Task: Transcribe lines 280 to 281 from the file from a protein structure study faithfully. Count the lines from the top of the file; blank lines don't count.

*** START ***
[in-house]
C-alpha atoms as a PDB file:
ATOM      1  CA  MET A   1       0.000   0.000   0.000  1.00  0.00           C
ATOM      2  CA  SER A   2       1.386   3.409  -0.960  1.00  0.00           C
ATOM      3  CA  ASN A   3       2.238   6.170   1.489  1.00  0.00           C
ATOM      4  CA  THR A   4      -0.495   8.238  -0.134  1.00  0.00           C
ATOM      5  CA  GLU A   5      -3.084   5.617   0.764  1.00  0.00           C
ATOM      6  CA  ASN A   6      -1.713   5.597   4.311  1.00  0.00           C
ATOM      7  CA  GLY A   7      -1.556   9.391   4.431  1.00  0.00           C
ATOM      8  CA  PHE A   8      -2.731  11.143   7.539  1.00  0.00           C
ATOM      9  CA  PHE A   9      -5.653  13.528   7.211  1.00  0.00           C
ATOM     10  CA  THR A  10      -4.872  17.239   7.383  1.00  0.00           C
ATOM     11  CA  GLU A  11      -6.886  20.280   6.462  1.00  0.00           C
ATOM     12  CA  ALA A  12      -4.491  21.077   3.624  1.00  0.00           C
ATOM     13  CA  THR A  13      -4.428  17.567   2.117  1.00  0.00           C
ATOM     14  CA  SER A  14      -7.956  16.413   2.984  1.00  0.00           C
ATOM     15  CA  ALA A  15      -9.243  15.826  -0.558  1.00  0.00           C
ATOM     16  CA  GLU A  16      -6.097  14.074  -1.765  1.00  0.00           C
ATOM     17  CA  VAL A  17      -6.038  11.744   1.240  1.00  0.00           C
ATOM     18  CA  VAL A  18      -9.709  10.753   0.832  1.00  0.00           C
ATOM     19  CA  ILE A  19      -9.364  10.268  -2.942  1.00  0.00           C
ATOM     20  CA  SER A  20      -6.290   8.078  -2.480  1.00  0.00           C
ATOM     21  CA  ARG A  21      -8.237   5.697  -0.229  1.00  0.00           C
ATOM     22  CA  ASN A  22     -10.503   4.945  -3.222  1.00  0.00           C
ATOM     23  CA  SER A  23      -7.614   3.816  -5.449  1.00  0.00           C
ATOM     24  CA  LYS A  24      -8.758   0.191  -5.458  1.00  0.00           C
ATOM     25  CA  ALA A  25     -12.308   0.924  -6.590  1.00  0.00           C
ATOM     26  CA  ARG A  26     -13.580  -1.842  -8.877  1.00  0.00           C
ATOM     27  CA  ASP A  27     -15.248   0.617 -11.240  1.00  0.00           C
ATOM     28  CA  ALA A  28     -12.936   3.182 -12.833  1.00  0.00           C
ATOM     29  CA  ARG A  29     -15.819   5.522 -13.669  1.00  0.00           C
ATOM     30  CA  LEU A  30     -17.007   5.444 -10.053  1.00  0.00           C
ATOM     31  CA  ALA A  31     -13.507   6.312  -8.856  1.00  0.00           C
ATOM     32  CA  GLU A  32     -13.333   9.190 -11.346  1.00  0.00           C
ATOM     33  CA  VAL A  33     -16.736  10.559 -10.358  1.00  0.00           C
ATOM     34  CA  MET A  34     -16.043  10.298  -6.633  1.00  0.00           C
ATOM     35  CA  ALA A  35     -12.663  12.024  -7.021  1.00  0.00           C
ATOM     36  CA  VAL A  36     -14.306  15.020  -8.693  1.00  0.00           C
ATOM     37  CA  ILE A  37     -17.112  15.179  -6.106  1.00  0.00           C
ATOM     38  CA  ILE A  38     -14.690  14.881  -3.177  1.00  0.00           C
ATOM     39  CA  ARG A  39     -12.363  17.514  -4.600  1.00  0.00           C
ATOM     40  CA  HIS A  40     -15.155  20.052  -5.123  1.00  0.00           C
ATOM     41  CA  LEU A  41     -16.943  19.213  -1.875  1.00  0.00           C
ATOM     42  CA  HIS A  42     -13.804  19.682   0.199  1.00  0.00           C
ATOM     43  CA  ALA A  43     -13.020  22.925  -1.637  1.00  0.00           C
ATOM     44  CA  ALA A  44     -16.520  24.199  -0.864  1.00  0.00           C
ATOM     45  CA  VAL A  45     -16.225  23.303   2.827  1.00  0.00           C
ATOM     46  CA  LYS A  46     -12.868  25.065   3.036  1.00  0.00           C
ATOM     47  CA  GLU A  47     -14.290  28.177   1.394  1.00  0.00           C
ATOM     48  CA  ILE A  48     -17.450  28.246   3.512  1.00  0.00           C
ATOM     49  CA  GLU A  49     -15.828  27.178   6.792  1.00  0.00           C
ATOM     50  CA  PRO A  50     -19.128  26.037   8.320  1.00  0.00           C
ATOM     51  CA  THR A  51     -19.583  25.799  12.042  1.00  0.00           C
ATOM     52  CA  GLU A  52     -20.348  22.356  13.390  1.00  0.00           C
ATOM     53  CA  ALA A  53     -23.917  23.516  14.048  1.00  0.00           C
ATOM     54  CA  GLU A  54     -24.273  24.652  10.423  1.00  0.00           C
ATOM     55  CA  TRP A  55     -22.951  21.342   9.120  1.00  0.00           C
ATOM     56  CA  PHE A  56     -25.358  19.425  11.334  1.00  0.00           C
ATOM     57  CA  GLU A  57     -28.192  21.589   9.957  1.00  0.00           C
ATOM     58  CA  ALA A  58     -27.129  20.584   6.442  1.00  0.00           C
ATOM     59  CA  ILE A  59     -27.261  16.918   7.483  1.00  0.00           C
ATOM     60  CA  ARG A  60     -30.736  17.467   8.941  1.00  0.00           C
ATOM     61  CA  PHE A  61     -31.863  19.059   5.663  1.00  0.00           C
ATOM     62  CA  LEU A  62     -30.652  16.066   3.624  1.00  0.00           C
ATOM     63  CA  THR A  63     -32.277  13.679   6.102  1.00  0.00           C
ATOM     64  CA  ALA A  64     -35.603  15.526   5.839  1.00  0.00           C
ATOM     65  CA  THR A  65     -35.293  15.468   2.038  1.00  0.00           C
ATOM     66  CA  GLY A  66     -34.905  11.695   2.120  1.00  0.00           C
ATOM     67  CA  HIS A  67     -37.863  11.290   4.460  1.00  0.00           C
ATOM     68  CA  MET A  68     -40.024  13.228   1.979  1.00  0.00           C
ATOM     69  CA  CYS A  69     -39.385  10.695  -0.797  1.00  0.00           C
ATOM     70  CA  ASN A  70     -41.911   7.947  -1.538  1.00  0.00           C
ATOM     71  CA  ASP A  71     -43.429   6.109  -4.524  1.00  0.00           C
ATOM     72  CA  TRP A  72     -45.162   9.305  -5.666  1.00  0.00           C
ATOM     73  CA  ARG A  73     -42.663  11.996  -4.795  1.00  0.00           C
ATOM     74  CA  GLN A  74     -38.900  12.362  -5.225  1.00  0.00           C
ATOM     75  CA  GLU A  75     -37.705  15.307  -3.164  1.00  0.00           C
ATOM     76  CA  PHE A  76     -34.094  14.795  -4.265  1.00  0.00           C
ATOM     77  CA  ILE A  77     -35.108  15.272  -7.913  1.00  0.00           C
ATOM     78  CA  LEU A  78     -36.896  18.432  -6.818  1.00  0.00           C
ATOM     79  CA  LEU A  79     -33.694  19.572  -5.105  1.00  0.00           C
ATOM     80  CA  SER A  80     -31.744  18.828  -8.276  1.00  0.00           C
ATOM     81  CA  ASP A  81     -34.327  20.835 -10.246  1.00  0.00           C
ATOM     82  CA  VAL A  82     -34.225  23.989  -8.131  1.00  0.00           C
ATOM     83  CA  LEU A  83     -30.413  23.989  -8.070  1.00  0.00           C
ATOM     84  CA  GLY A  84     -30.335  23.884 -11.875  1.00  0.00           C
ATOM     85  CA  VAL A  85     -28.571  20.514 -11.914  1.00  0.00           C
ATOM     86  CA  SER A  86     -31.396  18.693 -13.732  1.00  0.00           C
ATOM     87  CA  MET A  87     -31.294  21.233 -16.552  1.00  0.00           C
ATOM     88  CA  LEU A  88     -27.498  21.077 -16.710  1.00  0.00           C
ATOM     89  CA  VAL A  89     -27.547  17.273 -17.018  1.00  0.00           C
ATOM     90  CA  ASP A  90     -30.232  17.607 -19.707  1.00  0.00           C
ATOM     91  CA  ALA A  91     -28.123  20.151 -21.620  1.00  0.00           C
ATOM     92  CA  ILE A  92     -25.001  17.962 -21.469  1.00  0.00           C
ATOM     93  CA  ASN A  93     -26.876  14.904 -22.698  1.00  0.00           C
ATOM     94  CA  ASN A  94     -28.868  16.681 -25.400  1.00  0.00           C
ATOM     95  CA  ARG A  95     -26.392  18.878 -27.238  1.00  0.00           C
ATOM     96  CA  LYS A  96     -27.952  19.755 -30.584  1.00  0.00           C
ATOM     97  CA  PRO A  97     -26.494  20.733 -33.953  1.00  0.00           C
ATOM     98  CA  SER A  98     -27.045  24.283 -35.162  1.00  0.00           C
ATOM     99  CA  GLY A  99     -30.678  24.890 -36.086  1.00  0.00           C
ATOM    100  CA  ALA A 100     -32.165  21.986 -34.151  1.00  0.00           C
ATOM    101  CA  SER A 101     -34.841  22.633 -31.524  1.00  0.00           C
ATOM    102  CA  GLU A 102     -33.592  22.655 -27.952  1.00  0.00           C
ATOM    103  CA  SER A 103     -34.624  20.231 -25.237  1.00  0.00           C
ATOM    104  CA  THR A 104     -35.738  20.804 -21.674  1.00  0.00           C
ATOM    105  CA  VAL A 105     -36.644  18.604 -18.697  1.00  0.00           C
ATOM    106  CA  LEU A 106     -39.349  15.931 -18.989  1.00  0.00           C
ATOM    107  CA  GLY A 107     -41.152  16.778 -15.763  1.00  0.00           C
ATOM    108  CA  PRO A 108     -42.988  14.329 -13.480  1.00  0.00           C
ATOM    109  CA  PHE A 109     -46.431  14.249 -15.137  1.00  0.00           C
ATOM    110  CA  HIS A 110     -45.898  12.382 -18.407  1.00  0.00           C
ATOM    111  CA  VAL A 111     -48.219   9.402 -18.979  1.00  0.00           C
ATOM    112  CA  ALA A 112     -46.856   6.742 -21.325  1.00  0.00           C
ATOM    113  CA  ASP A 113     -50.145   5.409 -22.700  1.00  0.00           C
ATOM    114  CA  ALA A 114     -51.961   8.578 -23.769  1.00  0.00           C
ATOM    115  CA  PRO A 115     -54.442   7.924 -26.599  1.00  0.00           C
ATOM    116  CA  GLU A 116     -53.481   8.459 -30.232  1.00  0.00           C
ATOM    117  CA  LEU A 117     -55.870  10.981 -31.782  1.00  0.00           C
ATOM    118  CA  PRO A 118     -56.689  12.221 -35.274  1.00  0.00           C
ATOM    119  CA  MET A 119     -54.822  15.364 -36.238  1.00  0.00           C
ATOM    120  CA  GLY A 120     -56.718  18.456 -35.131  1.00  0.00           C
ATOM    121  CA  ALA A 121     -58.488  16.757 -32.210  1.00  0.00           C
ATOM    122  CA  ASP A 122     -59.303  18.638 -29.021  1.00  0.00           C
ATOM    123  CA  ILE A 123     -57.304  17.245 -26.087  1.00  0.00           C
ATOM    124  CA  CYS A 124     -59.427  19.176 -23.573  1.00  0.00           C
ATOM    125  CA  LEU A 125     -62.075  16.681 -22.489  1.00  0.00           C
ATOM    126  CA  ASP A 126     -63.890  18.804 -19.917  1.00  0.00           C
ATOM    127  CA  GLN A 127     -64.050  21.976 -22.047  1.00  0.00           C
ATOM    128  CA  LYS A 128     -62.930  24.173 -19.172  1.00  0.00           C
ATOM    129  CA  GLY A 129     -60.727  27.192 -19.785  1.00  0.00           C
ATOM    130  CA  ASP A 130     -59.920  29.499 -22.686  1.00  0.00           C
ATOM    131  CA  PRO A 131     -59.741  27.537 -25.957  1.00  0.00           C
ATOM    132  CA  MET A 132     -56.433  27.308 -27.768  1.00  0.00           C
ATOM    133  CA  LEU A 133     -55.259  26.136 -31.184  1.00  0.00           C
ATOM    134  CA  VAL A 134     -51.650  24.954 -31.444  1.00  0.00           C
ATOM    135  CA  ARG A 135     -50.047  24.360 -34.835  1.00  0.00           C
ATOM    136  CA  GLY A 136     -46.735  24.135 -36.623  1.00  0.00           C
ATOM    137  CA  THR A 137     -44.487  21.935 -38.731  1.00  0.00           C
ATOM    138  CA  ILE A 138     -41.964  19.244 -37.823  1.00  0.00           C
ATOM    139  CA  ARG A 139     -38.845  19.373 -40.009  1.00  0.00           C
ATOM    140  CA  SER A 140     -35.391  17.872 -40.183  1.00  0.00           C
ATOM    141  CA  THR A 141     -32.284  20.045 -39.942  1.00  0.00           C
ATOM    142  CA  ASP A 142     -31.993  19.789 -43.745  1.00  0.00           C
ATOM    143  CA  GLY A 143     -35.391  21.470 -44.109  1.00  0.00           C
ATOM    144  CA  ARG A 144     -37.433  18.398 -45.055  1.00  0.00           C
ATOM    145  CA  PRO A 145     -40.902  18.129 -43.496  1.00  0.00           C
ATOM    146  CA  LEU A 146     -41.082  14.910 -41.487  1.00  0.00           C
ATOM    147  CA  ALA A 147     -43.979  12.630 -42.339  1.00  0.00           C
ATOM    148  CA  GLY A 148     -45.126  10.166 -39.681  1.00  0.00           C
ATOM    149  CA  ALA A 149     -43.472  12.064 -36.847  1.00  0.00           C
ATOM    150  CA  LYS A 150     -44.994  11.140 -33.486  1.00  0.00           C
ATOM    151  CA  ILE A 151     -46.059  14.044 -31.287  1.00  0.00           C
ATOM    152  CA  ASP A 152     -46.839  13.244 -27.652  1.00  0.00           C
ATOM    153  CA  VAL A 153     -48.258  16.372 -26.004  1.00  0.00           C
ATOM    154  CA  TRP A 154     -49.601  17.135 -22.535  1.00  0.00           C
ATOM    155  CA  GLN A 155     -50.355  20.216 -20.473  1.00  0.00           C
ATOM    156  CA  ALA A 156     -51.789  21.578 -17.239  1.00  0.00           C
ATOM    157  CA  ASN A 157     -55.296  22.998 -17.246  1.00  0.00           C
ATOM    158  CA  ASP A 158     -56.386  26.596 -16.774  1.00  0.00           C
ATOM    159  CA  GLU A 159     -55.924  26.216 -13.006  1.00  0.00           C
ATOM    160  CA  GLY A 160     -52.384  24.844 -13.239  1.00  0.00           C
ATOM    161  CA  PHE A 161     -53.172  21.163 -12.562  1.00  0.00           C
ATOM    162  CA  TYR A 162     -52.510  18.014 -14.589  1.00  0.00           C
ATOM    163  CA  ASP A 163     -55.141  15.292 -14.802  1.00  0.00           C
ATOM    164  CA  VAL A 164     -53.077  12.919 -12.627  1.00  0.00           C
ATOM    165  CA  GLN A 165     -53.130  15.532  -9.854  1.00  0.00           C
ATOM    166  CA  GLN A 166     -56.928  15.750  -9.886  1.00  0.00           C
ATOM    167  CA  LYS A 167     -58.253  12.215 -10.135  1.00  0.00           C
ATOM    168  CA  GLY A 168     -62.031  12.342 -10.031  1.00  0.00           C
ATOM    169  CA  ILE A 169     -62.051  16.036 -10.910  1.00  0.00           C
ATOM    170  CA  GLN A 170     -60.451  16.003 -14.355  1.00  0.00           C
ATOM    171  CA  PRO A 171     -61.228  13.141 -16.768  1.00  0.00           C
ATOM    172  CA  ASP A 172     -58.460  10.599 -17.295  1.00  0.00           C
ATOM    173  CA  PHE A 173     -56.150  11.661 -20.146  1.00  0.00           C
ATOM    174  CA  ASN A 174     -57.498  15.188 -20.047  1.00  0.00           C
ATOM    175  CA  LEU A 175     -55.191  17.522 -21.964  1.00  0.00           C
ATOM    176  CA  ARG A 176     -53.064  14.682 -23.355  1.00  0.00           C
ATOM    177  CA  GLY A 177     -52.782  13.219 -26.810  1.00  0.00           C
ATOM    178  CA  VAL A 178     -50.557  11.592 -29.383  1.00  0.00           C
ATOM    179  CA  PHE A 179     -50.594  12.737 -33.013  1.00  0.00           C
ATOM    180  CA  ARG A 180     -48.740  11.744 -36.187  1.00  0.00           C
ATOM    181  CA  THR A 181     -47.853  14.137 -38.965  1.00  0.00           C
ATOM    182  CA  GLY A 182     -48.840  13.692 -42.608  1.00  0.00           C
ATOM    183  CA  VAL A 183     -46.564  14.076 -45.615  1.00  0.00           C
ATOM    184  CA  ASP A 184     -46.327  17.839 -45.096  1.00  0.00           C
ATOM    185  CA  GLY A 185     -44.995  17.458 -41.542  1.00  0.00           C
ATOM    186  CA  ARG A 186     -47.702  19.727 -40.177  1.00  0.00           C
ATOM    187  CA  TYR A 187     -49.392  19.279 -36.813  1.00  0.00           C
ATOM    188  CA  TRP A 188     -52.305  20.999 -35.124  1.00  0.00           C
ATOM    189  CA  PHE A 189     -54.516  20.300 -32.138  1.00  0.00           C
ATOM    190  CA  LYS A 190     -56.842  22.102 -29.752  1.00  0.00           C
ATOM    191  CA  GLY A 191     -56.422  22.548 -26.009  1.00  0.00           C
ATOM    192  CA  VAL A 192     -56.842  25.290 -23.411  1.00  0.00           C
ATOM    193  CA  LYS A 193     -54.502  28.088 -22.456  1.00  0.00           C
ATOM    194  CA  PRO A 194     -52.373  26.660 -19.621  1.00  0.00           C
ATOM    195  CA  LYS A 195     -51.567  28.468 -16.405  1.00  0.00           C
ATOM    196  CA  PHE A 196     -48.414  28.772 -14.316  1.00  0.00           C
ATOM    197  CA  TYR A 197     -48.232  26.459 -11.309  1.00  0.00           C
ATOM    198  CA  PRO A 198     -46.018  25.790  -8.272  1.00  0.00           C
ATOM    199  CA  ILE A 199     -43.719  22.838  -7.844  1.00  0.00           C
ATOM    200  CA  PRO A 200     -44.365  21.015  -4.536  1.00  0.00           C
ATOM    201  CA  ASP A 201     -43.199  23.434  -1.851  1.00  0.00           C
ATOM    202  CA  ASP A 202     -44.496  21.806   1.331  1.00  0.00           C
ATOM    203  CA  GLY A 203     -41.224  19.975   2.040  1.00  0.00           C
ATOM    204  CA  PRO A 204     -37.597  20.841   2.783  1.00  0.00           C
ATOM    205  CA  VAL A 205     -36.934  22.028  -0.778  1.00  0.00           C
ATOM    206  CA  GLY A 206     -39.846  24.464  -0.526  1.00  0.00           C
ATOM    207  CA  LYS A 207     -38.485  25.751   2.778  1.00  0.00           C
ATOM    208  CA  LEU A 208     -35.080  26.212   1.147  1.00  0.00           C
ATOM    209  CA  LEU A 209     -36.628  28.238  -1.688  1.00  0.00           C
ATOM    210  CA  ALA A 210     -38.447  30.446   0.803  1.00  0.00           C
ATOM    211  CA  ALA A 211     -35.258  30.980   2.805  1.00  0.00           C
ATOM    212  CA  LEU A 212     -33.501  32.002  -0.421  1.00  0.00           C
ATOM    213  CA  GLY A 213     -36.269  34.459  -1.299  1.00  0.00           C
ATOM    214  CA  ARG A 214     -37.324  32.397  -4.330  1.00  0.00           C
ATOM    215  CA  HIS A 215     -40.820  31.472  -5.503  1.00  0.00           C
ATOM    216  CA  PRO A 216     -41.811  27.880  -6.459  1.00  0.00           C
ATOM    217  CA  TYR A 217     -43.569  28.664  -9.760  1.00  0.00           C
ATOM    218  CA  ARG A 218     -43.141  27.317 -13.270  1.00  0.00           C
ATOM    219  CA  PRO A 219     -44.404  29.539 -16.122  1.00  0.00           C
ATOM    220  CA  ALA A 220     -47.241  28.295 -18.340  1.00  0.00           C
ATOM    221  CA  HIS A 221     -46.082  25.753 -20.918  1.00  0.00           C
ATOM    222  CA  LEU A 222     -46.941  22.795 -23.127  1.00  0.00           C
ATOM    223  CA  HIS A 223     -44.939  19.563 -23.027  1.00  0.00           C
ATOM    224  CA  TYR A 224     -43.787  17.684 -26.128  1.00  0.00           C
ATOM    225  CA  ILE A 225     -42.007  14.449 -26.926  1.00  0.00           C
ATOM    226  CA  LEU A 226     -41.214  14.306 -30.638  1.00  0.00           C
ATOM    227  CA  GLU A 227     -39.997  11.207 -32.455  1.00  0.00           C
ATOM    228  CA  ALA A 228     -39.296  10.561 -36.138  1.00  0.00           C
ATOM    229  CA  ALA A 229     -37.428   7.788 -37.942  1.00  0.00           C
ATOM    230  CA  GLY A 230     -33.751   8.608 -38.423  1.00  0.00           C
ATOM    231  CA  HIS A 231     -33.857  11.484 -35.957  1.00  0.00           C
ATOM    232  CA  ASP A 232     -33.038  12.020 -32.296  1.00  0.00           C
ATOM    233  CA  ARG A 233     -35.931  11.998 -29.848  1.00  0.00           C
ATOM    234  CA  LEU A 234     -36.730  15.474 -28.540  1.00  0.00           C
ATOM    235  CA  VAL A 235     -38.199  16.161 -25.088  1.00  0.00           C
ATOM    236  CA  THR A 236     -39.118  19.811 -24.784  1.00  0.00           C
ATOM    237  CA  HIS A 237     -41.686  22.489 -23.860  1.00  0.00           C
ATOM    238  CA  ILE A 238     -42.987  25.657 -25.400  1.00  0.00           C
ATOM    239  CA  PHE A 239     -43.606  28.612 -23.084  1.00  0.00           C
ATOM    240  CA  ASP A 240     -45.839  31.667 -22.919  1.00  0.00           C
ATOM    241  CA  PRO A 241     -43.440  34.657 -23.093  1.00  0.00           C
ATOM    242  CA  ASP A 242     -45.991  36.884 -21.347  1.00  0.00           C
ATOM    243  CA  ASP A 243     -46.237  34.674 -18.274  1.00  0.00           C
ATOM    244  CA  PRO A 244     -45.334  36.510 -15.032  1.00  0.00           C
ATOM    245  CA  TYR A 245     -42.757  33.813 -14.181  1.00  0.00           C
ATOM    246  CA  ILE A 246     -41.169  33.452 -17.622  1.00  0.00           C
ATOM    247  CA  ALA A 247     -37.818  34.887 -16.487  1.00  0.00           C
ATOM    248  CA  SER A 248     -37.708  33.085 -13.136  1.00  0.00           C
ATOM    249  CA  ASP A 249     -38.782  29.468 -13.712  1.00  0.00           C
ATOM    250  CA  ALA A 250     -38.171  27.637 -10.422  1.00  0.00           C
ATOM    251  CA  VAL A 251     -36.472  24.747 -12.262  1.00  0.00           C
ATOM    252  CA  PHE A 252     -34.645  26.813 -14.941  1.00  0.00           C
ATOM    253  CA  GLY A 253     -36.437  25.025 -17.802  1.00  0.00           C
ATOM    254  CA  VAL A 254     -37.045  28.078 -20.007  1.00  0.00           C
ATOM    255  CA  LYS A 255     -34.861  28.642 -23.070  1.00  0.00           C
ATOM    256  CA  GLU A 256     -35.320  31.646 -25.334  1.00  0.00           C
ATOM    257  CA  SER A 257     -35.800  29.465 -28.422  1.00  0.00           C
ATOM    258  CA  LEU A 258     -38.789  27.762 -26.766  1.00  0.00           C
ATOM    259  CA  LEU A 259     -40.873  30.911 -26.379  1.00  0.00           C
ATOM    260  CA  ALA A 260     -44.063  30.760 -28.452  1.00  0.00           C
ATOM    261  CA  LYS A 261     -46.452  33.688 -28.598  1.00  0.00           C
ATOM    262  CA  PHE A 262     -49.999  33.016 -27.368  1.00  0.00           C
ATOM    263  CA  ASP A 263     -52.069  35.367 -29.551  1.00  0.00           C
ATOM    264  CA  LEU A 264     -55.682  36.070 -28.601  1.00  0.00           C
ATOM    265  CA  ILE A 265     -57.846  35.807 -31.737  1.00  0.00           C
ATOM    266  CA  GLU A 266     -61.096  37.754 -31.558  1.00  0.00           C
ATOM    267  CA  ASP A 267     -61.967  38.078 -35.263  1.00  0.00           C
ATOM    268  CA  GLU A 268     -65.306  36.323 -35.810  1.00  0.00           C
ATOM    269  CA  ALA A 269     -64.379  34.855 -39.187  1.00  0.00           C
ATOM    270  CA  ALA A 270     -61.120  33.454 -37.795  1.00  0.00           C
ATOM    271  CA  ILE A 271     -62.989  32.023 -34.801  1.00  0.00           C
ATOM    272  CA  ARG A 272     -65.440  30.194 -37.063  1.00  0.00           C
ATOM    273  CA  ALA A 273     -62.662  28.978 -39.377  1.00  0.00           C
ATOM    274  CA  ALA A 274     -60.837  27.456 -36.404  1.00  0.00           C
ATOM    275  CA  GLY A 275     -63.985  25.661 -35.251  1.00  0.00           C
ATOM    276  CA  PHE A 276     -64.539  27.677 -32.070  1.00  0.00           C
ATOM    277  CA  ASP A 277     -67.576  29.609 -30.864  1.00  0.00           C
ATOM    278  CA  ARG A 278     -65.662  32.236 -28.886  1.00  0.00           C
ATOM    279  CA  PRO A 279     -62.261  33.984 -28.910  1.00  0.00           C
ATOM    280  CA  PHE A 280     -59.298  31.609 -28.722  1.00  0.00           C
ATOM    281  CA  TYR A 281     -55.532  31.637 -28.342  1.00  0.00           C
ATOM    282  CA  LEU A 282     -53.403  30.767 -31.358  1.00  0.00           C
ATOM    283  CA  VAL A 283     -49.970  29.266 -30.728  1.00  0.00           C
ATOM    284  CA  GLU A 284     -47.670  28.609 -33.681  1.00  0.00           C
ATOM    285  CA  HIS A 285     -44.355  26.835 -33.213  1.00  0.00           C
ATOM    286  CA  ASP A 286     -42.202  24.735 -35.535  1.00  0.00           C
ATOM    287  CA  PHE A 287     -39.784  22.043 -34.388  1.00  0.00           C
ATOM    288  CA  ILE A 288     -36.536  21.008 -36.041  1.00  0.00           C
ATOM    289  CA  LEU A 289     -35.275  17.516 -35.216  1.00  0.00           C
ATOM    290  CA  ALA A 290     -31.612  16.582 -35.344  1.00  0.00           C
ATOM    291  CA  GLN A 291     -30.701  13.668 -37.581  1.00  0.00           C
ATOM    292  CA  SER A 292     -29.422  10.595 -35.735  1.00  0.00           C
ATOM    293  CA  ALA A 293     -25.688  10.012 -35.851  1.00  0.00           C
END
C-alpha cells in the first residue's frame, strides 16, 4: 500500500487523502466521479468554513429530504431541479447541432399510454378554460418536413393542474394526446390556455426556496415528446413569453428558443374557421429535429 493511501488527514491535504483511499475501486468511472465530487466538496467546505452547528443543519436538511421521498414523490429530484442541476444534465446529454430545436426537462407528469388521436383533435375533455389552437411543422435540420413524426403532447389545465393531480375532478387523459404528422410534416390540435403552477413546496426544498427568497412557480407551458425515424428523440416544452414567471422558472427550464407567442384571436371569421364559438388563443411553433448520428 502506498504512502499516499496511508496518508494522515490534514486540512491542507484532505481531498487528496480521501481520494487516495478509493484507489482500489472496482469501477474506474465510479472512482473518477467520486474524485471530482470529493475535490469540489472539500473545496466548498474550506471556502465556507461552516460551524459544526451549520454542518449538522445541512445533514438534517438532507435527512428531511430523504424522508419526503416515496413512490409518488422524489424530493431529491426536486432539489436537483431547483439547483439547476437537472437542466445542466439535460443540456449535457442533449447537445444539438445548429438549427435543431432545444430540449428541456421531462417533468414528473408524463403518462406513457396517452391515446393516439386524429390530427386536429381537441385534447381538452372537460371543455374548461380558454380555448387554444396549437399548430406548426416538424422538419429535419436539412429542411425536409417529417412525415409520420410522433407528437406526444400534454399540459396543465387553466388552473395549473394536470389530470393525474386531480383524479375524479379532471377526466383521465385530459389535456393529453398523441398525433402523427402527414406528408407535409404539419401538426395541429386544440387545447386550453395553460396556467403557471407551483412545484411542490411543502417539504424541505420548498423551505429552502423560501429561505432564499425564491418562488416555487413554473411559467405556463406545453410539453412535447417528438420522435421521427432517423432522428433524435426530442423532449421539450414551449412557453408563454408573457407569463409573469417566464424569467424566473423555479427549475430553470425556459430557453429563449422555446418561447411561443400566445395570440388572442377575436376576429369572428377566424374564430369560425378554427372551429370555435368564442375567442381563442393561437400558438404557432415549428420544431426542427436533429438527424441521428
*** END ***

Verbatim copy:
ATOM    278  CA  ARG A 278     -65.662  32.236 -28.886  1.00  0.00           C
ATOM    279  CA  PRO A 279     -62.261  33.984 -28.910  1.00  0.00           C